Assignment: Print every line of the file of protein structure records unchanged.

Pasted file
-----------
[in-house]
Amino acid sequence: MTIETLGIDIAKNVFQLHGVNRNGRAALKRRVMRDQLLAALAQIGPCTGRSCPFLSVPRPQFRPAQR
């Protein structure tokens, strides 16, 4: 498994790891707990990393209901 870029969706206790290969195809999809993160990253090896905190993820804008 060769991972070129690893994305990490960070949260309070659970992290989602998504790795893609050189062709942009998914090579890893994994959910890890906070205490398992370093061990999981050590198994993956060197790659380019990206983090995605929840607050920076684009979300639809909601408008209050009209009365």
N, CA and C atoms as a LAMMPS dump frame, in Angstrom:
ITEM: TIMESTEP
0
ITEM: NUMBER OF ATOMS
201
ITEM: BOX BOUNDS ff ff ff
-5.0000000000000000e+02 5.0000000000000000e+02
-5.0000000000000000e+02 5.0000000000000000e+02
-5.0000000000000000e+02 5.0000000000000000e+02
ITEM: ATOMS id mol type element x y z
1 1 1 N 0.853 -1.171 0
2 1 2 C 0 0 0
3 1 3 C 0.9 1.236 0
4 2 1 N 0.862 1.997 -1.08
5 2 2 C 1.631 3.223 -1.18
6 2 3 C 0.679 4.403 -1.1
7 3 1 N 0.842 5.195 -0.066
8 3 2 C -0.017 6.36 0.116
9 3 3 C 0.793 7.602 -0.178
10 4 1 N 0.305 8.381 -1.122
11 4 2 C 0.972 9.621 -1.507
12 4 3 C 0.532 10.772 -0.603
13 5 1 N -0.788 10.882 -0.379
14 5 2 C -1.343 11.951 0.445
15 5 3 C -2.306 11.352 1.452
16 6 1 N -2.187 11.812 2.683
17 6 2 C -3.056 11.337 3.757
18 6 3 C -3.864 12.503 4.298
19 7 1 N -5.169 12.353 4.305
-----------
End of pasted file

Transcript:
[in-house]
Amino acid sequence: MTIETLGIDIAKNVFQLHGVNRNGRAALKRRVMRDQLLAALAQIGPCTGRSCPFLSVPRPQFRPAQR
């Protein structure tokens, strides 16, 4: 498994790891707990990393209901 870029969706206790290969195809999809993160990253090896905190993820804008 060769991972070129690893994305990490960070949260309070659970992290989602998504790795893609050189062709942009998914090579890893994994959910890890906070205490398992370093061990999981050590198994993956060197790659380019990206983090995605929840607050920076684009979300639809909601408008209050009209009365």
N, CA and C atoms as a LAMMPS dump frame, in Angstrom:
ITEM: TIMESTEP
0
ITEM: NUMBER OF ATOMS
201
ITEM: BOX BOUNDS ff ff ff
-5.0000000000000000e+02 5.0000000000000000e+02
-5.0000000000000000e+02 5.0000000000000000e+02
-5.0000000000000000e+02 5.0000000000000000e+02
ITEM: ATOMS id mol type element x y z
1 1 1 N 0.853 -1.171 0
2 1 2 C 0 0 0
3 1 3 C 0.9 1.236 0
4 2 1 N 0.862 1.997 -1.08
5 2 2 C 1.631 3.223 -1.18
6 2 3 C 0.679 4.403 -1.1
7 3 1 N 0.842 5.195 -0.066
8 3 2 C -0.017 6.36 0.116
9 3 3 C 0.793 7.602 -0.178
10 4 1 N 0.305 8.381 -1.122
11 4 2 C 0.972 9.621 -1.507
12 4 3 C 0.532 10.772 -0.603
13 5 1 N -0.788 10.882 -0.379
14 5 2 C -1.343 11.951 0.445
15 5 3 C -2.306 11.352 1.452
16 6 1 N -2.187 11.812 2.683
17 6 2 C -3.056 11.337 3.757
18 6 3 C -3.864 12.503 4.298
19 7 1 N -5.169 12.353 4.305